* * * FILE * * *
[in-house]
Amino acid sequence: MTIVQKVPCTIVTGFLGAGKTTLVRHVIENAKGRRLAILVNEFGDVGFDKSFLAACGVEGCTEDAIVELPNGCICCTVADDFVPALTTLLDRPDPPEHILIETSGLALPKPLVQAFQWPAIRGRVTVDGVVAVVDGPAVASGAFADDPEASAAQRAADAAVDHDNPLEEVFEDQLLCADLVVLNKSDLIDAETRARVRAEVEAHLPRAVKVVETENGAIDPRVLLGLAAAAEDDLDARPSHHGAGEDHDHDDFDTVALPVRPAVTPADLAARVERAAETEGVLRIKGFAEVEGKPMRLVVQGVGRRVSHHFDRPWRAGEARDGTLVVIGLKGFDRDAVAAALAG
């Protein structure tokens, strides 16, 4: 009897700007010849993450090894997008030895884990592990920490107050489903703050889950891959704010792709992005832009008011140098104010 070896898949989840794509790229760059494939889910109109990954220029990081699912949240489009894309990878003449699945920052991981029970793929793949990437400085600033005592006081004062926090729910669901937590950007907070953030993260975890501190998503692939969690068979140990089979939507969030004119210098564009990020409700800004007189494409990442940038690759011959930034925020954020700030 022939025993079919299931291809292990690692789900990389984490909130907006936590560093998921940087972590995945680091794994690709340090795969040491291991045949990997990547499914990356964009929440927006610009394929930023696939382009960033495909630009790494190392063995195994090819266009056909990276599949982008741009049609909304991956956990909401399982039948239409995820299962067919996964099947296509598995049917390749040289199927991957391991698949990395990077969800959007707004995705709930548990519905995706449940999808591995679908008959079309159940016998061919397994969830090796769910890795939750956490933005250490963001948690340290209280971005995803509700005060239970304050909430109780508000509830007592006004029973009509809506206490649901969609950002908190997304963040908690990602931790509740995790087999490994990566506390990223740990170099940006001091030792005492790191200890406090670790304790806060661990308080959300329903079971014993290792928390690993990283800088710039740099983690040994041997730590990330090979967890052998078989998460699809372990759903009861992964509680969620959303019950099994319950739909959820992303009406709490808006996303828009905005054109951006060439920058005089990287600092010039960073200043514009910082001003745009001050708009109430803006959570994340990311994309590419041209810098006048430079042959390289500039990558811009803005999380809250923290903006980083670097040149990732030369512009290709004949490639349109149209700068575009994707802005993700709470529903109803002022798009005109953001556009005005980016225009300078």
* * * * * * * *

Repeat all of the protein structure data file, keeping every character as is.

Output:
[in-house]
Amino acid sequence: MTIVQKVPCTIVTGFLGAGKTTLVRHVIENAKGRRLAILVNEFGDVGFDKSFLAACGVEGCTEDAIVELPNGCICCTVADDFVPALTTLLDRPDPPEHILIETSGLALPKPLVQAFQWPAIRGRVTVDGVVAVVDGPAVASGAFADDPEASAAQRAADAAVDHDNPLEEVFEDQLLCADLVVLNKSDLIDAETRARVRAEVEAHLPRAVKVVETENGAIDPRVLLGLAAAAEDDLDARPSHHGAGEDHDHDDFDTVALPVRPAVTPADLAARVERAAETEGVLRIKGFAEVEGKPMRLVVQGVGRRVSHHFDRPWRAGEARDGTLVVIGLKGFDRDAVAAALAG
């Protein structure tokens, strides 16, 4: 009897700007010849993450090894997008030895884990592990920490107050489903703050889950891959704010792709992005832009008011140098104010 070896898949989840794509790229760059494939889910109109990954220029990081699912949240489009894309990878003449699945920052991981029970793929793949990437400085600033005592006081004062926090729910669901937590950007907070953030993260975890501190998503692939969690068979140990089979939507969030004119210098564009990020409700800004007189494409990442940038690759011959930034925020954020700030 022939025993079919299931291809292990690692789900990389984490909130907006936590560093998921940087972590995945680091794994690709340090795969040491291991045949990997990547499914990356964009929440927006610009394929930023696939382009960033495909630009790494190392063995195994090819266009056909990276599949982008741009049609909304991956956990909401399982039948239409995820299962067919996964099947296509598995049917390749040289199927991957391991698949990395990077969800959007707004995705709930548990519905995706449940999808591995679908008959079309159940016998061919397994969830090796769910890795939750956490933005250490963001948690340290209280971005995803509700005060239970304050909430109780508000509830007592006004029973009509809506206490649901969609950002908190997304963040908690990602931790509740995790087999490994990566506390990223740990170099940006001091030792005492790191200890406090670790304790806060661990308080959300329903079971014993290792928390690993990283800088710039740099983690040994041997730590990330090979967890052998078989998460699809372990759903009861992964509680969620959303019950099994319950739909959820992303009406709490808006996303828009905005054109951006060439920058005089990287600092010039960073200043514009910082001003745009001050708009109430803006959570994340990311994309590419041209810098006048430079042959390289500039990558811009803005999380809250923290903006980083670097040149990732030369512009290709004949490639349109149209700068575009994707802005993700709470529903109803002022798009005109953001556009005005980016225009300078």